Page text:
Tuesday, June 3, 2008
Following my carnivorous week out west I made a deal with myself not to eat meat for 10 days. You know, let all that protein digest, and then start anew. Everything went according to plan until I had Saturday morning visions of Shake Shack in Madison Square Park. I took it as an omen and got my ass down there immediately. And on some Groundhog's Day ish, I repeated it on Sunday.
For those of you that have never been, be aware that the line is long. Like an hour long. That was about the total time spent each day lining up, ordering, and waiting for the food. But it's worth it. And if you're with friends, or somebody that's capable of holding half a convo, the time flies. You're outdoors, so it's easy to get distracted by all the passer-bys and whatever else is around. There are several menus placed along the line so that you're decided once you get to the window. Click on the image for a better view.
Shake Shack is located in the SE corner of the park- Madison and 23rd. Part of Danny Meyer’s Union Square Hospitality Group, the menu is very concise serving several takes on burgers and hot dogs, along with shakes and ice cream. They also serve fries and a variety of beverages, beer being one of them.
On Saturday I ordered the Shack Burger with a Second City Bird-Wurst, a smoked chicken and apple bratwurst served Chicago style, i.e. with pepper, tomato, pickle, relish and some other toppings on a poppy seed bun. I know the shit sounds weird, but trust me- very good.
The Shack Burger consists of a freshly ground patty, around 5 oz., cooked medium, with lettuce, tomato, American cheese, and shack sauce- mayo based- similar to that on the Whopper. It's one of the best burgers I've had. Served on a soft seedless bun, the juicy patty tastes extremely fresh and makes for a very easy eating experience. You can easily eat it with your left hand and let the right do a variety of other things.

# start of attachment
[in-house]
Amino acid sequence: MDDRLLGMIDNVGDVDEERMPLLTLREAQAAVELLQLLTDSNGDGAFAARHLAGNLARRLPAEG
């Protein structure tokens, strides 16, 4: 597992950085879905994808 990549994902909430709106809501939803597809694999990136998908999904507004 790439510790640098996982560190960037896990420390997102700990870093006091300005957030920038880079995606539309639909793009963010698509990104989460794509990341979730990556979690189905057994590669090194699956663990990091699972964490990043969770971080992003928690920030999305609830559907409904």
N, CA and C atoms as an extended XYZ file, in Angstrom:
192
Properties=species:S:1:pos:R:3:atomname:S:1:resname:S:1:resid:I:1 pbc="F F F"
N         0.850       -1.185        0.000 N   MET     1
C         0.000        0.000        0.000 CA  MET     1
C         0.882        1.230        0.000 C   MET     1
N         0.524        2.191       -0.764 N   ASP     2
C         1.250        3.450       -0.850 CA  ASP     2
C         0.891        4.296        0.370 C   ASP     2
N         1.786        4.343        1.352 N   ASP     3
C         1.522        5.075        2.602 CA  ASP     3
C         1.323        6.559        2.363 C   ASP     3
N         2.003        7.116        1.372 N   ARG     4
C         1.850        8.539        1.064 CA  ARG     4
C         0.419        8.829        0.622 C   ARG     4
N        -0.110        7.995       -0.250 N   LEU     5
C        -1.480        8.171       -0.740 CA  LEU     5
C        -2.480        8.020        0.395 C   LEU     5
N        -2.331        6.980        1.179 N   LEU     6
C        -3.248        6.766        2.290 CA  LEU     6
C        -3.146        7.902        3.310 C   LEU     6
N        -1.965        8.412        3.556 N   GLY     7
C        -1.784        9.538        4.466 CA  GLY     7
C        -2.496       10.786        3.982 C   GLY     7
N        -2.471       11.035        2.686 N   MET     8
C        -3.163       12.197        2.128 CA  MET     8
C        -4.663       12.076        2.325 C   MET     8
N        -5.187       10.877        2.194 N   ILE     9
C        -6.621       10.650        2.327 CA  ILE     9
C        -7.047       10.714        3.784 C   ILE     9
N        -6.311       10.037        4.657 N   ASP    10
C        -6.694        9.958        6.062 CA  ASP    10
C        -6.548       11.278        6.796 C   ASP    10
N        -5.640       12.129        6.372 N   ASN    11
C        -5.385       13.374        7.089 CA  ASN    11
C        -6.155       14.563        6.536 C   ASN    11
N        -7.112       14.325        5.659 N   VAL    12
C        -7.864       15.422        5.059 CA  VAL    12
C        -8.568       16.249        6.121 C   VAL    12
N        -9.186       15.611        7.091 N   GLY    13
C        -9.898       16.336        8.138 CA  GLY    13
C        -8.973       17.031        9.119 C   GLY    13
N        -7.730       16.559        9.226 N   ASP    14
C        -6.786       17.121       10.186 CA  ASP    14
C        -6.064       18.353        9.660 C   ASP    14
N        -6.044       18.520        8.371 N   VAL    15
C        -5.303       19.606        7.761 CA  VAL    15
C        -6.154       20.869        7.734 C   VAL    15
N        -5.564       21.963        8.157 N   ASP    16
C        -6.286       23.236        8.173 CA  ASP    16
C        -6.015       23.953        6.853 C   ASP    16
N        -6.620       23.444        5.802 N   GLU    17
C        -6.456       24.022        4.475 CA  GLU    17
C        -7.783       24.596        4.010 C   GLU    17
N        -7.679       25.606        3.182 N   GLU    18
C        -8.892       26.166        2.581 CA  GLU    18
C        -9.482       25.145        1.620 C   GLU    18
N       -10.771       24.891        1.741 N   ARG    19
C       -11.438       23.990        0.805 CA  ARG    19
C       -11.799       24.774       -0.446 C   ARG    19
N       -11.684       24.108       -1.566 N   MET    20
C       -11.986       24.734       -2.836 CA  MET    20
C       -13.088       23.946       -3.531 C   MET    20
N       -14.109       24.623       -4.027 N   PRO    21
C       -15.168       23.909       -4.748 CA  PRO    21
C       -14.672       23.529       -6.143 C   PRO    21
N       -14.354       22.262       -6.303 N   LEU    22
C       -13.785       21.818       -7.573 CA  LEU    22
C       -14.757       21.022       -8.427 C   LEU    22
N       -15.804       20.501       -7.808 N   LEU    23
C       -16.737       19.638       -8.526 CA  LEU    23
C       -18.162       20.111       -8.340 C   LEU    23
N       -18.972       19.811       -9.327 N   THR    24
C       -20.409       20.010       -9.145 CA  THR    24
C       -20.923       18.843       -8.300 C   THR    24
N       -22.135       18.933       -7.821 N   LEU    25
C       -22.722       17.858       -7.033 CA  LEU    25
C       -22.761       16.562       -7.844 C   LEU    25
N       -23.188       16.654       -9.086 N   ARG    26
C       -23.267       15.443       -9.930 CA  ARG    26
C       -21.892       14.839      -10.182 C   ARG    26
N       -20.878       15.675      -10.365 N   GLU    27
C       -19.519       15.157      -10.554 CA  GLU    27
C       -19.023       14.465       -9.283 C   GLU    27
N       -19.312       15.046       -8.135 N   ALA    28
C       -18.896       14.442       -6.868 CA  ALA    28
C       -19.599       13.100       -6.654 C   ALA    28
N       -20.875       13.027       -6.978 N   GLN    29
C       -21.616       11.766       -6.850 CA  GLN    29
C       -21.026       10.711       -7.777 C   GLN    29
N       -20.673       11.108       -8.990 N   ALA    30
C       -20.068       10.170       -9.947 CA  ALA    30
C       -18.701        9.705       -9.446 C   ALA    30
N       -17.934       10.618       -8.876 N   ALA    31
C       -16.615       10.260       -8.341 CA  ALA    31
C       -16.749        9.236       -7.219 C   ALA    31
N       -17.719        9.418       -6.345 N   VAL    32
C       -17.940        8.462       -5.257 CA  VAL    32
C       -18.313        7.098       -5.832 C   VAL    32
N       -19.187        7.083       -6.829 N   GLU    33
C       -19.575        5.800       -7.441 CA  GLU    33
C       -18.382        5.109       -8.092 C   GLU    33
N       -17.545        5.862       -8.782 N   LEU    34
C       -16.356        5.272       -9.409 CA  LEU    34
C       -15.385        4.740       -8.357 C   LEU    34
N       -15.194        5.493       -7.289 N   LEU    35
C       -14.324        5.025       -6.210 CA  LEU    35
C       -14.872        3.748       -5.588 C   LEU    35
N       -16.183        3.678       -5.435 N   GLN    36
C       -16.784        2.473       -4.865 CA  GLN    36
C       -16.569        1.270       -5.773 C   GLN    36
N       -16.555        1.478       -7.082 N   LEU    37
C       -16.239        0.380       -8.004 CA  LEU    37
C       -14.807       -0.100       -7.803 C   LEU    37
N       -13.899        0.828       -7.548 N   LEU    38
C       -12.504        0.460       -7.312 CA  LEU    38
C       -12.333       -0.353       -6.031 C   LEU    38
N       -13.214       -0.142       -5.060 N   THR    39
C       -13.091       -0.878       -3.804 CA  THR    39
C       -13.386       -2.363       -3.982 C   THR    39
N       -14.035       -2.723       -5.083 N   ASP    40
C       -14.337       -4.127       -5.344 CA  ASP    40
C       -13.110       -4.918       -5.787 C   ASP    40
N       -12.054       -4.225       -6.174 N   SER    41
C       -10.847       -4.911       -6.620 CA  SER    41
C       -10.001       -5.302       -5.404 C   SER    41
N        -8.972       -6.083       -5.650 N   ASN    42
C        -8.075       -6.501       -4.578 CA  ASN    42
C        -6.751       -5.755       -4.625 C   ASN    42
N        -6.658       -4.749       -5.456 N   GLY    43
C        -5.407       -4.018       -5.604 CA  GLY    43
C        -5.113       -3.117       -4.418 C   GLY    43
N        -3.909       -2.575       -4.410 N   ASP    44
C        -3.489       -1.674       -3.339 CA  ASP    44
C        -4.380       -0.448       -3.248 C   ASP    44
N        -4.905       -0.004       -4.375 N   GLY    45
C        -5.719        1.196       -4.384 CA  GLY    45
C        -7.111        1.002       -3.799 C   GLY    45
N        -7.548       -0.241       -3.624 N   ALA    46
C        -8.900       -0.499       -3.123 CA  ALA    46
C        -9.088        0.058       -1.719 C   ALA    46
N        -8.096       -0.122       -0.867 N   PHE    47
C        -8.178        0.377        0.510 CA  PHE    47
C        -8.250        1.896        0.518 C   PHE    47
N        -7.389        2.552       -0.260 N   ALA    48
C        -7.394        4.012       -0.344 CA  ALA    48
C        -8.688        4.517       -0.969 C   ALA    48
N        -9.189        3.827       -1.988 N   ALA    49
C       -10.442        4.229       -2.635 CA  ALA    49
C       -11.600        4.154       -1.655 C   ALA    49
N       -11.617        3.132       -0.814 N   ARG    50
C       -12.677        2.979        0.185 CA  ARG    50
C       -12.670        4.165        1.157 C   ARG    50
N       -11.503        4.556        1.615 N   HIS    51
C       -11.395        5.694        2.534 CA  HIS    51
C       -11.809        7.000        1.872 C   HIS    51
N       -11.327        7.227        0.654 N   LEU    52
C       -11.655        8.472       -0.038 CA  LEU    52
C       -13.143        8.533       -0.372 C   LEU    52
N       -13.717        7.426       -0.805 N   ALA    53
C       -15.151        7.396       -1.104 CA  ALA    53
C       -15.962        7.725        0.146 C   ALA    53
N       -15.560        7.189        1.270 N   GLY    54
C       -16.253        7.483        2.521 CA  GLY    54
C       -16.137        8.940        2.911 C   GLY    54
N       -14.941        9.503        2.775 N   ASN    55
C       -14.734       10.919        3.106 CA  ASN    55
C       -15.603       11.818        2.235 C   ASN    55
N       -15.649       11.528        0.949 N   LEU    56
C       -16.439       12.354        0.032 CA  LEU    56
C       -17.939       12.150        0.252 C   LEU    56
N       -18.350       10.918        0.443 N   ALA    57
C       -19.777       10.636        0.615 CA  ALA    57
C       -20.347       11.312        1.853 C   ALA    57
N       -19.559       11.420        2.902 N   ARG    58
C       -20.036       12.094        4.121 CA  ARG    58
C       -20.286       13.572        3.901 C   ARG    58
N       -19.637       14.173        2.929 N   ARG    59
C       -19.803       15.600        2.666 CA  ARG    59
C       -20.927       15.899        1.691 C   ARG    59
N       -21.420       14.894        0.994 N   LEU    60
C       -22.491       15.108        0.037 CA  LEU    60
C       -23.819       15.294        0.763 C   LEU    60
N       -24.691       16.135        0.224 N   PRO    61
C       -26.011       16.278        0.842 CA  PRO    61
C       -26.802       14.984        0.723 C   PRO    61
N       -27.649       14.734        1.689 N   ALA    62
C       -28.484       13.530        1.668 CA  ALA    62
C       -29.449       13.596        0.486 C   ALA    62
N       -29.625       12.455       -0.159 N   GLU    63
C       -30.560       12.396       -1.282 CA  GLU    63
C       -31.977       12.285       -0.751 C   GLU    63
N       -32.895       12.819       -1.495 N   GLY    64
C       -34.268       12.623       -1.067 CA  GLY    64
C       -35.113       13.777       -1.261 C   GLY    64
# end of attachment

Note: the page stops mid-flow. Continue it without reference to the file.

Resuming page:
I never had a chicken/apple sausage before, but figured if the Shack was serving it, it would be of a high standard, and most probably on point. I was correct. I'm not used to Chi-town style dogs. My preference is a grilled Hebrew National with ketchup and mustard. Sauerkraut and sweet onions on occasion. The idea of having all these vegetables on the dog doesn't make much sense, but after having it, I can see why it's popular. The different textures along with the sweetness of the tomato and the heat from the pepper create an enjoyable gastronomic adventure. It's not that crazy, but you get the point. The sausage was pretty mellow- not as garlicky as a regular dog. The little pieces of apple added slight sweetness. The only complaint is that all the shit falls off and you need to keep placing the veggies on the dog repeatedly. At least I did. And the bun tore pretty quickly.
Houston Paul had the Flat Top Dog- on some Kid & Play steez. It's a Vienna all-beef dog butterflied and griddled, then topped with caramelized onions and cheese sauce. He said it was dope and I believe him. I don't do the cheese thing on dogs. And honestly, it kind of fucks me up. Maybe the non-kosherness of it, or the busyness of it- whichever, I'm not with it.
The following day, along with a Shack Burger, I had the Shack-Cago Dog, which is the same as the Bird Wurst, but uses a Vienna all-beef hot dog instead. This is the traditional Chi-town jumpoff, and it's serious. Very serious. I liked the chicken sausage, but the beef is where it's at. The dog has great snap and great flavor. No pics for this one. Doggie was kind of shy.
Had fries both days- with cheese on Sat. and without on Sun. The fries were consistent both times, having a nice golden hue, crispy on the outside with warm soft potato on the inside. Half the time I feel that fries are an after thought with the burger or dog, but here they are a must order.
A black and white (chocolate & vanilla) shake along with an Amstel accompanied the meal on Saturday- the shake was super thick, but delicious, and an Arnold Palmer washed down Sunday's meal. I usually don't fuck with unsweetened iced tea, which is what SS serves, but with the sweet lemonade, the combo worked.
If I worked or lived around the park I'd be there on the regular. It's food you can't get bored of and the quality appears to always be of a high caliber. If waiting on lines isn't your thing, peep their web site where you can view the live shack cam. True story. Do some recon for a day or so to see which times are sparse, and attack. The 11am to 11pm hours provide a 12 hour window for you to get your fix. The park is cool too. A lot of monuments and historical references- check it out. Roscoe Conkling is watching you.
Madison Square Park- SE corner
11am - 11pm
N, R, or 6 to 23rd Street